John and I are old friends, went through the PLSA Summer program in 1976 (was it that long ago? Dennis was in our class); and I’ve stayed in touch with him off and on since then. I don’t know all the details, but I know John and it defies logic and common sense that his own Tribe would restructure him out of a job and outsource it to an outside law firm after all the work and dedication that he gave over the years. I would think that his Tribal council should know that they can’t do any better than to have its own tribal member work as its inhouse attorney. All I can say is that I got “restructured” out of a general counsel job a few years ago so I know the feeling…It’s not fun, but I got back on my feet and I know that John will make a comeback. If you read this John, give me a call….

  6. James Nye February 4, 2010 / 10:45 am

    JP taught me the basis of federal Indian gaming law and policy as set forth in CA v. Cabazon (criminal/prohibitory vs. civil/regulatory), IGRA, and NIGC procedures. JP (and Buddy) taught me the history of the process that eventually produced the 1993 Mich. gaming compacts – one of the best compacts in the U.S. JP is rightly credited for much of the success GTB has enjoyed. I thank him for the teachings and congratulate him on a stellar career. JN

  7. Brian Upton February 4, 2010 / 5:05 pm

    I first met John Petoskey while I was interning for Judge Michael Petoskey and the GTB Tribal Court in the summer of 1997. After John hired me to work for the GTB Legal Department, he was one of my primary mentors during my five years there. I was always, and continue to be, in awe of John’s ability to combine his considerable creativity, practicality, and legal acumen in addressing and resolving legal and political issues. And he always does so with his high ethical standards at the forefront. I was shocked to hear that the Band let him go. I feel as bad for the Band as for him. John being who he is, and the Band being the community it is, both will continue their very successful paths. I just hope they can do so together like they have for the last 23+ years.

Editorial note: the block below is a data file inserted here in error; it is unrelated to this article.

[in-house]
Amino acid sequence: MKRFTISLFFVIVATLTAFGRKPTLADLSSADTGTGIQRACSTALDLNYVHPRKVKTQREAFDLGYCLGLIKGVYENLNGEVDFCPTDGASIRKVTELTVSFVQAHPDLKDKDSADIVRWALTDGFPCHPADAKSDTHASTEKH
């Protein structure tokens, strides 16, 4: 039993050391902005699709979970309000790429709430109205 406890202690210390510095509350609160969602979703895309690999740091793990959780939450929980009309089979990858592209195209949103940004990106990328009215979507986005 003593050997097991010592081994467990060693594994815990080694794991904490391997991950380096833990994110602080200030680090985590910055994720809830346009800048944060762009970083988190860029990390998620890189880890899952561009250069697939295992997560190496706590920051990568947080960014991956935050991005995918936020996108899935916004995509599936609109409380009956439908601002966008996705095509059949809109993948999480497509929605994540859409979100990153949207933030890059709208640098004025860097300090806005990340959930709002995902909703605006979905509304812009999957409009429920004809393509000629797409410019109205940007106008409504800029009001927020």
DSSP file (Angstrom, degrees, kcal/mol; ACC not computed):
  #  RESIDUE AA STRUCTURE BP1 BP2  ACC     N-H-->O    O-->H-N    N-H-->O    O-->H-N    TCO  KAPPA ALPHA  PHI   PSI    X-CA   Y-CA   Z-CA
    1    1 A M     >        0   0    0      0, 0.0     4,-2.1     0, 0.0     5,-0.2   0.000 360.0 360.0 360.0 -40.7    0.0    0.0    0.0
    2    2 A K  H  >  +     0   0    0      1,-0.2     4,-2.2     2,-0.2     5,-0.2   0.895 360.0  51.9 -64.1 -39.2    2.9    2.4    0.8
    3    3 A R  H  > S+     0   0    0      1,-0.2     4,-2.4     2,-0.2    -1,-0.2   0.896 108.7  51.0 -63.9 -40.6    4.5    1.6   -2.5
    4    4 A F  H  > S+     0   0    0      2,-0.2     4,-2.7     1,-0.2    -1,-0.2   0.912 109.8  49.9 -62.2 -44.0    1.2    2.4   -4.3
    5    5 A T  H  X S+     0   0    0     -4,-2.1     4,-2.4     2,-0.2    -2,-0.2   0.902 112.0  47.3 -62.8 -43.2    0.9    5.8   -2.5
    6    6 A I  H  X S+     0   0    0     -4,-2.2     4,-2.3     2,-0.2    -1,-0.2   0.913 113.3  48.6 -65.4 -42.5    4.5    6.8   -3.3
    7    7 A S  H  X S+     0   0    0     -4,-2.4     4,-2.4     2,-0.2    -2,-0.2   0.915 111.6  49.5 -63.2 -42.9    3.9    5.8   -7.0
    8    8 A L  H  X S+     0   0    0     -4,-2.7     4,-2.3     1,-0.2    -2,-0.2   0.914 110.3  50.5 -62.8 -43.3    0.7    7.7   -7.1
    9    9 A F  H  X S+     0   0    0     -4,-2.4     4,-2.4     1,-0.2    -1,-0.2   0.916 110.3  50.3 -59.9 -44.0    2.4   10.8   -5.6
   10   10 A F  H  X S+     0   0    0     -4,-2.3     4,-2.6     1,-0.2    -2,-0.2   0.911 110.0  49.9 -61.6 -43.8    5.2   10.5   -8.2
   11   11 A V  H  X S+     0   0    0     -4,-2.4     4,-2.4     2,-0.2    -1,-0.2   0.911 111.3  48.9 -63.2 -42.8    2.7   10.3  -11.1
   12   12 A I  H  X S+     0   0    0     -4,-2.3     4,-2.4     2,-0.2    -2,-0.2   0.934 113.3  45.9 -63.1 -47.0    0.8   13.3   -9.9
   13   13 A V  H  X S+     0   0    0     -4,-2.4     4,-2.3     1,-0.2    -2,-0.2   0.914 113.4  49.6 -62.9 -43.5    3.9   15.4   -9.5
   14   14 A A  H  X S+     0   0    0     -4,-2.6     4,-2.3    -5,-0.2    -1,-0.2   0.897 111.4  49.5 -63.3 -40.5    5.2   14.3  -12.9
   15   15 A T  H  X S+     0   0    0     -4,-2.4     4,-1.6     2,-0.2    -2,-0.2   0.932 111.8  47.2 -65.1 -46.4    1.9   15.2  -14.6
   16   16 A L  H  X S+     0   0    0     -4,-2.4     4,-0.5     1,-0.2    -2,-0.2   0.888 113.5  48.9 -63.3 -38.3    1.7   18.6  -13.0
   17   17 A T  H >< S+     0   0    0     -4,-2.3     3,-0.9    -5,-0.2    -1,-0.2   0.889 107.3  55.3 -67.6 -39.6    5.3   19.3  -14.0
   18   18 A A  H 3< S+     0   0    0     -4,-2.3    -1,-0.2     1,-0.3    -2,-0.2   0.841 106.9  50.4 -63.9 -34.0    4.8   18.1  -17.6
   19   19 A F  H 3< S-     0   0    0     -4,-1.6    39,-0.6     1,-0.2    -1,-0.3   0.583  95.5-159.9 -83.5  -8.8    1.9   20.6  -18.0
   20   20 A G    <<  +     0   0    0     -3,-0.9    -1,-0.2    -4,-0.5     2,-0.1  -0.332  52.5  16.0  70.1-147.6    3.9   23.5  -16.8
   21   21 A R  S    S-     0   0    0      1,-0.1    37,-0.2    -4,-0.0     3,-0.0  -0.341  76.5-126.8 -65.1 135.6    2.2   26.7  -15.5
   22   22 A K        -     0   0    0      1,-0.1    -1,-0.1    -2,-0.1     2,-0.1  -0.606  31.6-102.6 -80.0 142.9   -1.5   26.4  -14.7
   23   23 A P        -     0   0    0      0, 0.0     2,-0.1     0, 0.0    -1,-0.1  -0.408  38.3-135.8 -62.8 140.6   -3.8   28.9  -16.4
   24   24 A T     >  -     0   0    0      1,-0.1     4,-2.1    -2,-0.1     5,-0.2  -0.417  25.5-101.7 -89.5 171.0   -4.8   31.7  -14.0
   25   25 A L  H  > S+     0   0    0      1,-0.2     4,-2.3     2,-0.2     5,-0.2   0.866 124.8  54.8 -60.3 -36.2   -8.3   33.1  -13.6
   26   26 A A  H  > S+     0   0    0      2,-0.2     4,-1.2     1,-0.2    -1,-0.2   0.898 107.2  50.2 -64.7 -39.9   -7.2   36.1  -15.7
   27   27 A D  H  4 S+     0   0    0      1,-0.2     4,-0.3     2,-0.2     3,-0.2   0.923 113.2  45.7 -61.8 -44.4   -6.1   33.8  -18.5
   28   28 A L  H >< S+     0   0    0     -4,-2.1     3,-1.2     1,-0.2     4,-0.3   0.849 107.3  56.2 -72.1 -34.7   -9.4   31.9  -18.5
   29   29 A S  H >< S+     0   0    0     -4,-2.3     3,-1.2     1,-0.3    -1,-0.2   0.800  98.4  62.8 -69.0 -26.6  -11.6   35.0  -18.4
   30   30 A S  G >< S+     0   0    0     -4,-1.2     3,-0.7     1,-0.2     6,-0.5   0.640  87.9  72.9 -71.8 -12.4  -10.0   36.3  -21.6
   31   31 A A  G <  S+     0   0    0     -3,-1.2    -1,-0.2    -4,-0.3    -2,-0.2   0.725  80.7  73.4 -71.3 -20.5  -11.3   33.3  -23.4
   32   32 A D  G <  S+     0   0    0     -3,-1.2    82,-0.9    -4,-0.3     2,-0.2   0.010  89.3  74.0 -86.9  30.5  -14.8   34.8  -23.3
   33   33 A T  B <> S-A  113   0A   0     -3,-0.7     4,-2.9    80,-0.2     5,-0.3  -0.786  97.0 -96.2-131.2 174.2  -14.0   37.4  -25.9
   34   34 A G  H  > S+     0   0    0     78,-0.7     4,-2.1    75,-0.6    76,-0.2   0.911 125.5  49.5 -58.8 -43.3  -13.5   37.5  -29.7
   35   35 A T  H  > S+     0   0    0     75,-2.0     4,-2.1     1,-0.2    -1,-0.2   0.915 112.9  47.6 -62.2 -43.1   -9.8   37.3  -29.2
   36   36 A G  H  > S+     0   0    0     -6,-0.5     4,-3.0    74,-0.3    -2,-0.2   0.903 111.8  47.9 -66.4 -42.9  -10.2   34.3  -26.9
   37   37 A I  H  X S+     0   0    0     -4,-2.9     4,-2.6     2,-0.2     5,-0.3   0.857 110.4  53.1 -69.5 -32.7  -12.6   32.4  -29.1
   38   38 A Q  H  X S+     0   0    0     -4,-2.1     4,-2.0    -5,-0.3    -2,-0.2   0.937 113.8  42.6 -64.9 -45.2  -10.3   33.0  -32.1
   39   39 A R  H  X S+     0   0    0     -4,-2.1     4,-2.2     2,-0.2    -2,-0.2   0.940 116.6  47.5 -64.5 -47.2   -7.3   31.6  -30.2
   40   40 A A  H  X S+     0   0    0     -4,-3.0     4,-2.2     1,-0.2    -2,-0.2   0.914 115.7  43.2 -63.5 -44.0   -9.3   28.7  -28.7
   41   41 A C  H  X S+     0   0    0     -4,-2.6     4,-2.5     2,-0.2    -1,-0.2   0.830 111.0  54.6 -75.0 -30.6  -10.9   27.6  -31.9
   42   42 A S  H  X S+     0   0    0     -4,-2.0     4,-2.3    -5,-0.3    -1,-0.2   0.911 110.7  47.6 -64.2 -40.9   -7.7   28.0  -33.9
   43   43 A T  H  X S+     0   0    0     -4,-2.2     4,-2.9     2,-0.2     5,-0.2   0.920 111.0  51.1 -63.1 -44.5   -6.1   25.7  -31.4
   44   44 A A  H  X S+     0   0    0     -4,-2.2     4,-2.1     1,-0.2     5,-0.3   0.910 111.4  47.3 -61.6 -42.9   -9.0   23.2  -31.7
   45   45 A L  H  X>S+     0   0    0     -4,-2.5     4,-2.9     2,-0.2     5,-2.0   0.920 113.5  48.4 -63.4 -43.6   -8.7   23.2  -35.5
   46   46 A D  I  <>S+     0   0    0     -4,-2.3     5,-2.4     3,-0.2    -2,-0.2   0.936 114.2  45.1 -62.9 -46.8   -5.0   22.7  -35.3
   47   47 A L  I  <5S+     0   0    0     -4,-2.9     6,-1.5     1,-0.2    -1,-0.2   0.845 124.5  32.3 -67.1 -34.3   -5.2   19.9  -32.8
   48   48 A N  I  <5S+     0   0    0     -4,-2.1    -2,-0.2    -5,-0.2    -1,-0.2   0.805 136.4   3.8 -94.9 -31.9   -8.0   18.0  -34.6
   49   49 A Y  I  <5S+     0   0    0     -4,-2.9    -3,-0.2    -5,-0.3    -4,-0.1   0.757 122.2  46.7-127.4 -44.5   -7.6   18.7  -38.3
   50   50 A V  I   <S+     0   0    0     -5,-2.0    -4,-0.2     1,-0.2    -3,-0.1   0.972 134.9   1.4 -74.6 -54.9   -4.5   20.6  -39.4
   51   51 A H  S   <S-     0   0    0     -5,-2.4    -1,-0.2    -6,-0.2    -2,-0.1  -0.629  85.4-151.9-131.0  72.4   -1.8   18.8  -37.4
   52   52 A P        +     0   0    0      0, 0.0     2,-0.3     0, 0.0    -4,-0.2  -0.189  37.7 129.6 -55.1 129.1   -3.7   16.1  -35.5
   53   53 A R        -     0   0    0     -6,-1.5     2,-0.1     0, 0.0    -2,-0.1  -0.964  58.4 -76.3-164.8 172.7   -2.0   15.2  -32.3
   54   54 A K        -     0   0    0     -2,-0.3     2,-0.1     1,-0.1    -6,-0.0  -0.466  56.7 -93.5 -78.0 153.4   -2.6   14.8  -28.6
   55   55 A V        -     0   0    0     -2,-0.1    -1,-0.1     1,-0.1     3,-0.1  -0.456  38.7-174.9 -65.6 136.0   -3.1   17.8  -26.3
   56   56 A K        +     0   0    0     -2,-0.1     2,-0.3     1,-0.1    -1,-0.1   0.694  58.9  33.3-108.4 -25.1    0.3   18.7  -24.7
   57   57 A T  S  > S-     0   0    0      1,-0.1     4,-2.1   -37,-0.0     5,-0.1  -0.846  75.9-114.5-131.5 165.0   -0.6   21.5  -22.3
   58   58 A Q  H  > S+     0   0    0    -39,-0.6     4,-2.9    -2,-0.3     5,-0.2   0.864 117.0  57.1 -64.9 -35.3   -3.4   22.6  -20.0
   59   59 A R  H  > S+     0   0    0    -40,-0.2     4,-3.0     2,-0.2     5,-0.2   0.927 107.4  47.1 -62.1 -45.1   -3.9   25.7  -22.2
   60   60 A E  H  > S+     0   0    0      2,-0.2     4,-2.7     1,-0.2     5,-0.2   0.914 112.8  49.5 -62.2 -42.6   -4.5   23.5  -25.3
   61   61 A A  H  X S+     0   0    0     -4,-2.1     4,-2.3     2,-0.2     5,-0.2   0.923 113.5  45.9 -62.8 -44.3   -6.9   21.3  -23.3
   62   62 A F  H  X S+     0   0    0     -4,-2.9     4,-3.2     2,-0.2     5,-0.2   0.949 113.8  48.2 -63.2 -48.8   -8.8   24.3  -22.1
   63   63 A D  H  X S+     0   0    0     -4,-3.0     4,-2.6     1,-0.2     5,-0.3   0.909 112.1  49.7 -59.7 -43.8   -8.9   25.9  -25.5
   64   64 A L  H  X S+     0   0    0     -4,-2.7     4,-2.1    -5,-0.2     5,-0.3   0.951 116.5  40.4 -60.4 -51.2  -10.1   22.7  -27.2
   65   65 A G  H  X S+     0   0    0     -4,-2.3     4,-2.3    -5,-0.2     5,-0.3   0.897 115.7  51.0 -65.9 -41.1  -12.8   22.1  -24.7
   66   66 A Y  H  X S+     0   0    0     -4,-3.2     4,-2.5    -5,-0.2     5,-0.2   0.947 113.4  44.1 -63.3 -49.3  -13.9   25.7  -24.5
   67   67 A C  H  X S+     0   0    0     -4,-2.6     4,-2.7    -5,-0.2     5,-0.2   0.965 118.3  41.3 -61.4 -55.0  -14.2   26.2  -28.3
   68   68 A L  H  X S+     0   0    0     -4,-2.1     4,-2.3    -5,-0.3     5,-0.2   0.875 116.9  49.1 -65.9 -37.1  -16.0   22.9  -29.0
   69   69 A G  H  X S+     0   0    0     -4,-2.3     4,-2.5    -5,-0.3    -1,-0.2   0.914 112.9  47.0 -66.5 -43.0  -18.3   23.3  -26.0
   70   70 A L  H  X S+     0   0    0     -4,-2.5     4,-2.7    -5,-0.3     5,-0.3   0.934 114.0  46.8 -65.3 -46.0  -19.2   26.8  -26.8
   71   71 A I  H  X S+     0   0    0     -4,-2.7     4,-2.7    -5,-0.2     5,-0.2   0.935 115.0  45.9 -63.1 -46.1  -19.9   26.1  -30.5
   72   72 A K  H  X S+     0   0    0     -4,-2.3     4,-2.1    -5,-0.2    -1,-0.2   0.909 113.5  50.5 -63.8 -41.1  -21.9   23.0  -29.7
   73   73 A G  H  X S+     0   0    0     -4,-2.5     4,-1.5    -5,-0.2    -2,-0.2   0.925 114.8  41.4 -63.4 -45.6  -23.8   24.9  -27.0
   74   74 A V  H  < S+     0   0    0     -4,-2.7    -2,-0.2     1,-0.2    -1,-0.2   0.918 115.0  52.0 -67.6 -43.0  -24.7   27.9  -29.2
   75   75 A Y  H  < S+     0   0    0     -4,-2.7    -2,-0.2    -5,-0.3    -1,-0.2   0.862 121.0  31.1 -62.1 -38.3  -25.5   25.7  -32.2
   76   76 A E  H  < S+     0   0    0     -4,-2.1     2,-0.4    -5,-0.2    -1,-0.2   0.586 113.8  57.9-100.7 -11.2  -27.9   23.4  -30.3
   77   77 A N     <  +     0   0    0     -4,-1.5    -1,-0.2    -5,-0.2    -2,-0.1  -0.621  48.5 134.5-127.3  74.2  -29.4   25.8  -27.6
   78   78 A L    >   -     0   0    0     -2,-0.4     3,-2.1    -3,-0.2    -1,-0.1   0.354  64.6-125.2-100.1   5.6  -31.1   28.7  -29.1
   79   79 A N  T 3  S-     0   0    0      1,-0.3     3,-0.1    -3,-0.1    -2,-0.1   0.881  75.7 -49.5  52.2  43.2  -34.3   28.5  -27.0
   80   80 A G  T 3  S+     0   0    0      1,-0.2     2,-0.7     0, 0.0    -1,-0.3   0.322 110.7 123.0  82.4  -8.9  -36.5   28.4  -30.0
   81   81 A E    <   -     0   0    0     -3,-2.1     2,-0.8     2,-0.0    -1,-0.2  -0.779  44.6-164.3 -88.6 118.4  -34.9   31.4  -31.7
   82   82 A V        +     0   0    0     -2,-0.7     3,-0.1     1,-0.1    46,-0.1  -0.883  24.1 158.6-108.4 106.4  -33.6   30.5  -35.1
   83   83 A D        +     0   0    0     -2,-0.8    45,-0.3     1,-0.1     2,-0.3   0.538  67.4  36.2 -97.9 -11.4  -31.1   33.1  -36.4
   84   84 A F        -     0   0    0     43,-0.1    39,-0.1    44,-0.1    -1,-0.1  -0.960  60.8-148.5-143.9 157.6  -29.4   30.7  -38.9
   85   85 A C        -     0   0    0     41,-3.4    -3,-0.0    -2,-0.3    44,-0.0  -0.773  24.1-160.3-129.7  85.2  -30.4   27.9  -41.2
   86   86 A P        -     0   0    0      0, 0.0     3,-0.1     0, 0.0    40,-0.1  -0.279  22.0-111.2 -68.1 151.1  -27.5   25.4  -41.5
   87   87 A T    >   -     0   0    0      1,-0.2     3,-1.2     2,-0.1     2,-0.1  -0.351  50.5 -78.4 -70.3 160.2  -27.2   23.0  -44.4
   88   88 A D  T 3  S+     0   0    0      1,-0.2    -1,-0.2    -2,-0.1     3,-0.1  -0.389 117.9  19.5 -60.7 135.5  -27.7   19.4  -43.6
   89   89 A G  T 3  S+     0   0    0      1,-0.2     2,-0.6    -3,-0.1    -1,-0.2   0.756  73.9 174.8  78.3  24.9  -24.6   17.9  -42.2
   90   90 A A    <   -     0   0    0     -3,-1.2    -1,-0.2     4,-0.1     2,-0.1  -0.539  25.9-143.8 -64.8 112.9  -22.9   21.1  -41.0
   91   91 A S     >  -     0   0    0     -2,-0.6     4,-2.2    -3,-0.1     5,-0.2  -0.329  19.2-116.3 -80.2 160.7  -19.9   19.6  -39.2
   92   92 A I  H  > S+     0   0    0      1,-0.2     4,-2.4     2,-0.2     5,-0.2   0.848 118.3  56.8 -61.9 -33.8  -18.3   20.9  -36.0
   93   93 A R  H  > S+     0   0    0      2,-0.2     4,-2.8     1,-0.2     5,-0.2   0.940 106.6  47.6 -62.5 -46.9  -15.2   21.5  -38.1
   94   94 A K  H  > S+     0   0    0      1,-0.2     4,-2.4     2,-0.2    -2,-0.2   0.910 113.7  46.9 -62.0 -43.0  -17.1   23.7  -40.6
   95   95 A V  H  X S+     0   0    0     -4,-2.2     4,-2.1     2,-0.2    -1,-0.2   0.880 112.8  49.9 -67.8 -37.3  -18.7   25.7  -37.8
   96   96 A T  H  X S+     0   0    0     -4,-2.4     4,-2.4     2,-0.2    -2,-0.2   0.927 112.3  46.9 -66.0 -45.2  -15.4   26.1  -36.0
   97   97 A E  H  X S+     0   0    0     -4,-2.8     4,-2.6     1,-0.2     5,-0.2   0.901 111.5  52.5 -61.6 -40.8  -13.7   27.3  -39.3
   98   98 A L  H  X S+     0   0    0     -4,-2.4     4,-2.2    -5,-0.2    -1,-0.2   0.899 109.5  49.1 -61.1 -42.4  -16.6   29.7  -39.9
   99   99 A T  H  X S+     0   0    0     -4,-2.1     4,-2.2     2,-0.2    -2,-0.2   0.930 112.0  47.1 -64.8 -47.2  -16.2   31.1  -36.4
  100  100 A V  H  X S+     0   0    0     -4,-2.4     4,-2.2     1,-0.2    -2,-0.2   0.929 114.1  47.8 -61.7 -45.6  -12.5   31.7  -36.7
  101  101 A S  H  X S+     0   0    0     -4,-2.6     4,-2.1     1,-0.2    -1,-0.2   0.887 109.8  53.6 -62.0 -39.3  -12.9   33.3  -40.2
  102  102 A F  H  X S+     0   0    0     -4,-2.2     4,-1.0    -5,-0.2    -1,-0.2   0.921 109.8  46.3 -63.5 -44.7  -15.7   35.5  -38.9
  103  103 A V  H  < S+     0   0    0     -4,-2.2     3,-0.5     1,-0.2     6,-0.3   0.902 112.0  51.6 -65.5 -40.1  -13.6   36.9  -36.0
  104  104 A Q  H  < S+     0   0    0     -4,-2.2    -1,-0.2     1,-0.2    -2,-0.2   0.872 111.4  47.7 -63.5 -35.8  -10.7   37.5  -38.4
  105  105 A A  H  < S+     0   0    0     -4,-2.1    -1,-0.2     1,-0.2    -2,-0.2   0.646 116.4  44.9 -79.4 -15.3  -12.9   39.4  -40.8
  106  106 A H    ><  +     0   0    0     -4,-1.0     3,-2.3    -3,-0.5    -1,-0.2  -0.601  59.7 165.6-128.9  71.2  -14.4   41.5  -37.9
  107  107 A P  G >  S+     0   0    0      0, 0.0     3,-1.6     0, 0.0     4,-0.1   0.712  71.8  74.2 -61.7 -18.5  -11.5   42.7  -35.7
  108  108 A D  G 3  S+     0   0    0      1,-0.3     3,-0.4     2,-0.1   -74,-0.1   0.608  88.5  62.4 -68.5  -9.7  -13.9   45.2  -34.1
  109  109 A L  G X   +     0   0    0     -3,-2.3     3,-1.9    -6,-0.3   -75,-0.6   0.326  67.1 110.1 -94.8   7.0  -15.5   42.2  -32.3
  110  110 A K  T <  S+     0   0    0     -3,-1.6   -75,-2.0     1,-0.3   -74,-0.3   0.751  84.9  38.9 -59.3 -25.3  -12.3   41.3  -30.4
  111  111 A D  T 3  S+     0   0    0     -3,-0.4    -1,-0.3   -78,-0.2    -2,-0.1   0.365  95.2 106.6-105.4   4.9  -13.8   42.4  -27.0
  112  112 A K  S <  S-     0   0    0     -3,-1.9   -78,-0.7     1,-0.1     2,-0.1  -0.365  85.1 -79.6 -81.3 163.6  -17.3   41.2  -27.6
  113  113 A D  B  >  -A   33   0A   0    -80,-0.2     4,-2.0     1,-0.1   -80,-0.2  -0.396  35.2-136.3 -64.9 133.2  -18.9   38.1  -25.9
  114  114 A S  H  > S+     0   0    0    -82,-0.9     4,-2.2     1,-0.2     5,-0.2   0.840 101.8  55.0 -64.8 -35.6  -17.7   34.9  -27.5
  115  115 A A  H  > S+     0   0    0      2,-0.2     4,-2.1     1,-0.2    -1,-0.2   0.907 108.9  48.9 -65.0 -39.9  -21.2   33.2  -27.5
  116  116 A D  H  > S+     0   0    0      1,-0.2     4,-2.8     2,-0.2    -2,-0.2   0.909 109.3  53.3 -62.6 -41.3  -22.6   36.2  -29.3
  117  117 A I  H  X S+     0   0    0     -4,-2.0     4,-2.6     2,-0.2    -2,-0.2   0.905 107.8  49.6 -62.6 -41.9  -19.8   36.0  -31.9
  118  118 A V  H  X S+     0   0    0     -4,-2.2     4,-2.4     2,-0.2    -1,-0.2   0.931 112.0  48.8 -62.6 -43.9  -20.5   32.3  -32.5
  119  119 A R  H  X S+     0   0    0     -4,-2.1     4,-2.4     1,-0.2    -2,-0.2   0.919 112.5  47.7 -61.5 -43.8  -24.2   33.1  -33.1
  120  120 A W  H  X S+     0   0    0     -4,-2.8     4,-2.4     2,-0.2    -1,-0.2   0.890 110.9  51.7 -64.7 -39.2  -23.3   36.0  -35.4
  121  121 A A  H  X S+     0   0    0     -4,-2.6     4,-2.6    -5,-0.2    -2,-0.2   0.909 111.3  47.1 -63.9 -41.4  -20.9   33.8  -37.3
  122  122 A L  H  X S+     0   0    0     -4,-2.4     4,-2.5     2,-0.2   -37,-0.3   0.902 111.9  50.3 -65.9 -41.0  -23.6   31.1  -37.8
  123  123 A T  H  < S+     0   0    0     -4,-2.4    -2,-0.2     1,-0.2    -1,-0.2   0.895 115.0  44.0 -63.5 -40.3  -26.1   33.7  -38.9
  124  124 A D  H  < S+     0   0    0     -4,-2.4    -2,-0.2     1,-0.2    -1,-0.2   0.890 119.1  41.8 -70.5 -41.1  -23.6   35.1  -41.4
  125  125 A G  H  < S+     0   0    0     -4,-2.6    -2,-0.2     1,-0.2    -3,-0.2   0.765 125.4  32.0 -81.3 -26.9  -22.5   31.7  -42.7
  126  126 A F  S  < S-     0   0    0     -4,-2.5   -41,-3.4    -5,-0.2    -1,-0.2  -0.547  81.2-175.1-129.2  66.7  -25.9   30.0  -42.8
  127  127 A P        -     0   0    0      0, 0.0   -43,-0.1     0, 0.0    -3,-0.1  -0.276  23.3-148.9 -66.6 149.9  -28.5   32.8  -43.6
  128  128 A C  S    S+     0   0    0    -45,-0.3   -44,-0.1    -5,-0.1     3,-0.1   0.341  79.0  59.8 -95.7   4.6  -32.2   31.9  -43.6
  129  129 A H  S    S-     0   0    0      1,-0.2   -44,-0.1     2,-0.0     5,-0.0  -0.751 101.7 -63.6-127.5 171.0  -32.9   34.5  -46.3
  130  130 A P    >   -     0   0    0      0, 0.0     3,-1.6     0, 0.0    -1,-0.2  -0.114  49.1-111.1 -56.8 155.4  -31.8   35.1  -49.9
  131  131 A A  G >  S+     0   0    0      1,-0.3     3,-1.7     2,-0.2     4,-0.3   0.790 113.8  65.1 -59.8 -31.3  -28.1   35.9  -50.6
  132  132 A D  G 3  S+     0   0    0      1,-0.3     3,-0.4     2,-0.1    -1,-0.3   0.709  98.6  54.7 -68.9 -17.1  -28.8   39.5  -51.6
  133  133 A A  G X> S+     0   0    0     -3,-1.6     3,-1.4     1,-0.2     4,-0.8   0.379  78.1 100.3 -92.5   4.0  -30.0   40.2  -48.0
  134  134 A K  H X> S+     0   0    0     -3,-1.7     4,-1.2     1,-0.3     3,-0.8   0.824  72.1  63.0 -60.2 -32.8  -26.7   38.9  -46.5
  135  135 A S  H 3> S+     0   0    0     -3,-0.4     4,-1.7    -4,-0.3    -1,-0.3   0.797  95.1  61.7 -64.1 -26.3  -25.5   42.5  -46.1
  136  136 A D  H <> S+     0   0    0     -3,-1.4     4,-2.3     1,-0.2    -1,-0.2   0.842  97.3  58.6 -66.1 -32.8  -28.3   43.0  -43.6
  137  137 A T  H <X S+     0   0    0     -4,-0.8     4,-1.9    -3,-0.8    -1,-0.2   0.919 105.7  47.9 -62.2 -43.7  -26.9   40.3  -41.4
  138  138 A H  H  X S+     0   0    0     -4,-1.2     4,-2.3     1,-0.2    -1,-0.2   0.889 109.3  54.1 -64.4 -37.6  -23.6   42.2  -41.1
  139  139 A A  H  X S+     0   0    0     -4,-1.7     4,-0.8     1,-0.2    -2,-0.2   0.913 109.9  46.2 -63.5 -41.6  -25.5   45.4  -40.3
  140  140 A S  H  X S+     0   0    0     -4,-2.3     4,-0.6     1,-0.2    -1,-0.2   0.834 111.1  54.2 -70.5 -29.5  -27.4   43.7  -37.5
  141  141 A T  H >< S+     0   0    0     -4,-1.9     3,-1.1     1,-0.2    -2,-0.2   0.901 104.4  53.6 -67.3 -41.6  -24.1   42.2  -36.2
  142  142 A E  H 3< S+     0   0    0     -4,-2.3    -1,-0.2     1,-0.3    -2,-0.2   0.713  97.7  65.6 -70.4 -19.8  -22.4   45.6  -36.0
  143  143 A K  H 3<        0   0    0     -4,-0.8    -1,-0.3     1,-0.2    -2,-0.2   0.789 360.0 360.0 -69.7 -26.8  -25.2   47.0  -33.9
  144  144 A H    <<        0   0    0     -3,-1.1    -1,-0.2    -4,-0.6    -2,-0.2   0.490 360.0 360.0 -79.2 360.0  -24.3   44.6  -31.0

Thanks to Matthew Fletcher for posting about this, for compiling highlights of JP’s impressive accomplishments to date, and for providing this space for people around the country to share their thoughts and reactions.

    – Brian Upton, Tribal Attorney
    Confederated Salish & Kootenai Tribes Legal Department

  8. Bruce Davies February 5, 2010 / 3:27 pm

    I was also a memebr of the storied group that lived on the same dorm corridor during the summer law program. John was a great guy then (as was Dale). It does not suprise me that both of them had their horses shot out from under them due to Indian politics. I have lost jobs too and remember a good quote someone passed on during one of those transitions:”When one door closes, another one opens.”

  9. Judge Melvin R. Stoof, Pascua Yaqui Tribe February 5, 2010 / 8:00 pm

    I am shocked and dismayed at GTB’s decision to let John go. He has always exemplified the best that a lawyer has to offer, as an attorney, a judge, and a mentor. I suppose some other Tribe or employer will better appreciate his talents and intellect. GTB does not know who they are losing. Best wishes, John, in whatever you do.

  10. shana barehand February 6, 2010 / 1:19 am

    Matt and all thank you for sharing Johns accomplishments, history and thoughts. Although I did not know John I am grateful to know all he has done. And to you all who have been mentors and teachers to all of us.